16. I have experiences as a user with: Friendster Blog, Yahoo 360, Blogger, Movable Type, Typepad (free trial), and then WordPress. After I’ve got the wordpress.com invitation, the buzz marketing was really working for me until I decided to back for good from MT into WP.

    And the other reasons are:
    1. Backend UI WP 1.6 is simplier and than MT 3.2 (for me), really. WP 1.5.2 is mostly like WP 1.6.
    2. WordPress community is great, they’re so humble, etc. I feel that there’s no gap between developers and users. The concept of utopia community is really work down here.
    3. K2. WP as engine and K2 as theme is really a great chemistry for me. I had a bad experience with one of WP themes out there once, but it’s not working with K2.

    The conclusion is good backend UI design is important matter but it’s not everything. There are many factors that we have to count them.


  17. Your benchmark is Movable Type, until WordPress gains a better interface you have a problem.

    – Changing from white/grey to blue isn’t an improvement, it’s just a color change..
    – Please loose the serif typography for WP interface, it doesn’t work, yes even for titles.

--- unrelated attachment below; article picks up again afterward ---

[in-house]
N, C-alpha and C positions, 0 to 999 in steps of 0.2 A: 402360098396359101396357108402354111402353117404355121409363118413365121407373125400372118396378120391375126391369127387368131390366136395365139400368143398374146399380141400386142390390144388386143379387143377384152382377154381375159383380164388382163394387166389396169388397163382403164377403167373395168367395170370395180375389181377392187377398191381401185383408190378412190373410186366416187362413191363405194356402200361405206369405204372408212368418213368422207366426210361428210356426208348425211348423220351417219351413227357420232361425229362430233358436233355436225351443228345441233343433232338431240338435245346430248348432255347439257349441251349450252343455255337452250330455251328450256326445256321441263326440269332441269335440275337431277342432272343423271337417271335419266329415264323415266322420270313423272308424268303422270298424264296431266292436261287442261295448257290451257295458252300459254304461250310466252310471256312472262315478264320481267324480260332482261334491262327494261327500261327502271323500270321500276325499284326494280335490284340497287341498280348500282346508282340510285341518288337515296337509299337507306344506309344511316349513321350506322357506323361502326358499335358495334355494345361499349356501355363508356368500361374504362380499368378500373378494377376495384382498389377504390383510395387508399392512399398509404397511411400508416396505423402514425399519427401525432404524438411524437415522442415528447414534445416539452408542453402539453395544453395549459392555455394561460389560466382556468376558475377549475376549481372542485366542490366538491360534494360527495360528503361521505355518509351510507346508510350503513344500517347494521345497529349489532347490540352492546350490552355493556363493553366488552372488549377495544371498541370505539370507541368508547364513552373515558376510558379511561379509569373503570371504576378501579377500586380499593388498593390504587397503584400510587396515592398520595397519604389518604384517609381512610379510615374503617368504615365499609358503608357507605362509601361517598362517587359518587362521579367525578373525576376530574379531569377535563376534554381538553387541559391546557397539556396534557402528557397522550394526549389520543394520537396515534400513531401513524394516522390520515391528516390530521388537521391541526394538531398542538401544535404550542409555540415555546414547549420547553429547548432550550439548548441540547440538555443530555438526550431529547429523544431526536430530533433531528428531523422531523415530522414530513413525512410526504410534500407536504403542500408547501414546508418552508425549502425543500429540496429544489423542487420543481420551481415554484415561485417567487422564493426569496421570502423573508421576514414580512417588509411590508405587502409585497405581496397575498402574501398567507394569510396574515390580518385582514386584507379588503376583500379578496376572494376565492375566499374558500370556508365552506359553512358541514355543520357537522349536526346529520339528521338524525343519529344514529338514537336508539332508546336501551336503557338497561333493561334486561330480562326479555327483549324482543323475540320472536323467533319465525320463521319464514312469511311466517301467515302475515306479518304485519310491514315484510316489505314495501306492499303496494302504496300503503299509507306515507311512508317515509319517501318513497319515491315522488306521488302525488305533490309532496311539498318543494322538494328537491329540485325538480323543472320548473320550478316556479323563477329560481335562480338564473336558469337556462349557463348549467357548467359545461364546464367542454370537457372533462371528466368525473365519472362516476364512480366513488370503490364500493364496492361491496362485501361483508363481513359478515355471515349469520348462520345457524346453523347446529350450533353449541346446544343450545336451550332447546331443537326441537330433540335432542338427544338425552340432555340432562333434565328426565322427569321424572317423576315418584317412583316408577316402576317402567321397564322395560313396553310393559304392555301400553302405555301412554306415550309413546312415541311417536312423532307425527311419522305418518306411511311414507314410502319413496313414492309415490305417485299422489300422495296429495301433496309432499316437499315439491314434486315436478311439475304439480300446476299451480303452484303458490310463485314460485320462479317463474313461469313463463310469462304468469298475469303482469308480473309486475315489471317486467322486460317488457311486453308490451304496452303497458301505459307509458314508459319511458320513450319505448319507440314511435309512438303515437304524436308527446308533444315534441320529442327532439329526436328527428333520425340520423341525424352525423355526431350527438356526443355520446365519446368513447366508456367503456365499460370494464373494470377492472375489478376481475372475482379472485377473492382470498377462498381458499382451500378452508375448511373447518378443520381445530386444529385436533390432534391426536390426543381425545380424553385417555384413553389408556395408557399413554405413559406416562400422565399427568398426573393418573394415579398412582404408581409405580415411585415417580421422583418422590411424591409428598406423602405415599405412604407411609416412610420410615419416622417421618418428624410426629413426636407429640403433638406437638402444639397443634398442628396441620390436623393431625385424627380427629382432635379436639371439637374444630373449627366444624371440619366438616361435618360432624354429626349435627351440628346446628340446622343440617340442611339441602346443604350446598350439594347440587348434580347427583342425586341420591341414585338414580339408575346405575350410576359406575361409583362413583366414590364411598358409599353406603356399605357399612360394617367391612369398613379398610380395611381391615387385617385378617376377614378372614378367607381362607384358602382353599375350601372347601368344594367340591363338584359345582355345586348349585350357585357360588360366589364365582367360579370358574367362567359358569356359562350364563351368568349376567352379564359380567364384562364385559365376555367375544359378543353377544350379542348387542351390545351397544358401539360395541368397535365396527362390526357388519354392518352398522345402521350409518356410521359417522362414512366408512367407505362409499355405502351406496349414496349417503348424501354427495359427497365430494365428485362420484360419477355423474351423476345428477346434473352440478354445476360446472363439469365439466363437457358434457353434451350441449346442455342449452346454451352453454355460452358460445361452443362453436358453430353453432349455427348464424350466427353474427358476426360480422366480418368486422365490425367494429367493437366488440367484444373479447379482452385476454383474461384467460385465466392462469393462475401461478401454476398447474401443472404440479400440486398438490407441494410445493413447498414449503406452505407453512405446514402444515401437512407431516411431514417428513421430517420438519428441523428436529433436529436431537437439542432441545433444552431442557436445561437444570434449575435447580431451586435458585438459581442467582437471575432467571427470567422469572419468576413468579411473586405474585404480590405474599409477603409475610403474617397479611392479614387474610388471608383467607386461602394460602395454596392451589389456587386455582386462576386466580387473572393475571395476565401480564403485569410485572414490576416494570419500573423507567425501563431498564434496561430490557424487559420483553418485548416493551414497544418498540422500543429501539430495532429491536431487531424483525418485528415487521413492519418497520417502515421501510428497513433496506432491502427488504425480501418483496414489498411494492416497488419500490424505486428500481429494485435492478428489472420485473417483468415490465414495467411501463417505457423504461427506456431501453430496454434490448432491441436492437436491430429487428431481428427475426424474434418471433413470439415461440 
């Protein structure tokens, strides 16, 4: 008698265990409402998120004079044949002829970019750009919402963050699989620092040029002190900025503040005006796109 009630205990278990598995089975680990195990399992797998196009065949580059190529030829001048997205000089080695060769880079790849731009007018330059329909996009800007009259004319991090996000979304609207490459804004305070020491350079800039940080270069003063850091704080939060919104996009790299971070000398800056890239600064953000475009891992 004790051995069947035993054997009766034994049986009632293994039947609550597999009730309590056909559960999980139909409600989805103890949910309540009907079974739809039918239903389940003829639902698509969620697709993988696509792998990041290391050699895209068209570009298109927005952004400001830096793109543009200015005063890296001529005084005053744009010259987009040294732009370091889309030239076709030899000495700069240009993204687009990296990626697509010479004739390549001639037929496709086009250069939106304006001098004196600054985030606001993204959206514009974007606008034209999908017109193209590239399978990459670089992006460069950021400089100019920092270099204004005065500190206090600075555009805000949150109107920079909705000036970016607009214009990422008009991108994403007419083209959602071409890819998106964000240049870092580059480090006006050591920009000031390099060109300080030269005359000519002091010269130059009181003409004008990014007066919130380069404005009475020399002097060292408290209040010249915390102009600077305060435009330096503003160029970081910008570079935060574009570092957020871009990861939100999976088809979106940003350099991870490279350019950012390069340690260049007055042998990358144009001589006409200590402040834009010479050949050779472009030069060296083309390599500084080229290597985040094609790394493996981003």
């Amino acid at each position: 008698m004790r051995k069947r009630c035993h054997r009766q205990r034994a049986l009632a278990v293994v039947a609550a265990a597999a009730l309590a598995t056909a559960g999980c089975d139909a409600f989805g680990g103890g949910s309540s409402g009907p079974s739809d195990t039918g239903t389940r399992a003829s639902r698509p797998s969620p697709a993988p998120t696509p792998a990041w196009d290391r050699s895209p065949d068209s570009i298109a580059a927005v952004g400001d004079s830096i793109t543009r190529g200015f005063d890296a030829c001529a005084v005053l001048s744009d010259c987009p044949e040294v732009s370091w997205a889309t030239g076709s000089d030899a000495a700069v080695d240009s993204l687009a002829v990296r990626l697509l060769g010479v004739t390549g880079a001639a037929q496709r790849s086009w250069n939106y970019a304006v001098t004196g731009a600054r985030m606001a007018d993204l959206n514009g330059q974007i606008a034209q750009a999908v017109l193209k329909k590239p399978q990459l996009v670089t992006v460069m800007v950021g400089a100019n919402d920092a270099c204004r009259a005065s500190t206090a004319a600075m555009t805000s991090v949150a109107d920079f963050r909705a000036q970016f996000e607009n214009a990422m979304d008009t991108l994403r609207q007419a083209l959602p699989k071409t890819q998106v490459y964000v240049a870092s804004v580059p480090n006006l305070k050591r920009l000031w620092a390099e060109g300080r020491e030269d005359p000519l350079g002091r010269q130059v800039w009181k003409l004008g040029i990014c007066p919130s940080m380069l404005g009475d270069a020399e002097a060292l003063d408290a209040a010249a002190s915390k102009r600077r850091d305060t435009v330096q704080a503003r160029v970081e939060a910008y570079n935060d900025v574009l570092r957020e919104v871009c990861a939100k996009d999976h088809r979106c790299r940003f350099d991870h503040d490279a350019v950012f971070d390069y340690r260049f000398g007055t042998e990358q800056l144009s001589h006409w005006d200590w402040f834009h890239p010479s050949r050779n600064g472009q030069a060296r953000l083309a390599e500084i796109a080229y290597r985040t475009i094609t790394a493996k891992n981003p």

– Until now WP interface is made by programmers, wrong. Please hire Shaun Inman, Douglas Bowman, or the guys at 37 signals and let them work on what they do best, I’m sure the community can donate to cover costs.
    – Dashboard is useless. Priority should be on blog stats, not on what other people (which I never read) write.

    + Why can’t I see post comments when editing a post? …or at least a link in the post edit screen to the comment listing for that particular post? (1.5.2 and 1.6).
    + Comment listing (on the comment moderation screen) doesn’t tell you what post is the coment related to.
    + Upload function on WP 1.5.2 is awful.

    WP is very very very easy to install (I use WP on my weblogs and I am a WP evangelist), it works really good but you have to work a lot on the interface if you want to compete head-to-head with MT and TypePad .


  18. I enjoy where the admin section is heading, with the nicer fonts and better colors. It’s a huge step from WordPress 1.5, which I’ve used *heavily* on my blog, before switching to wordpress.com ‘full-time’. While I love WordPress 1.5, I thought the admin section was just plain ugly.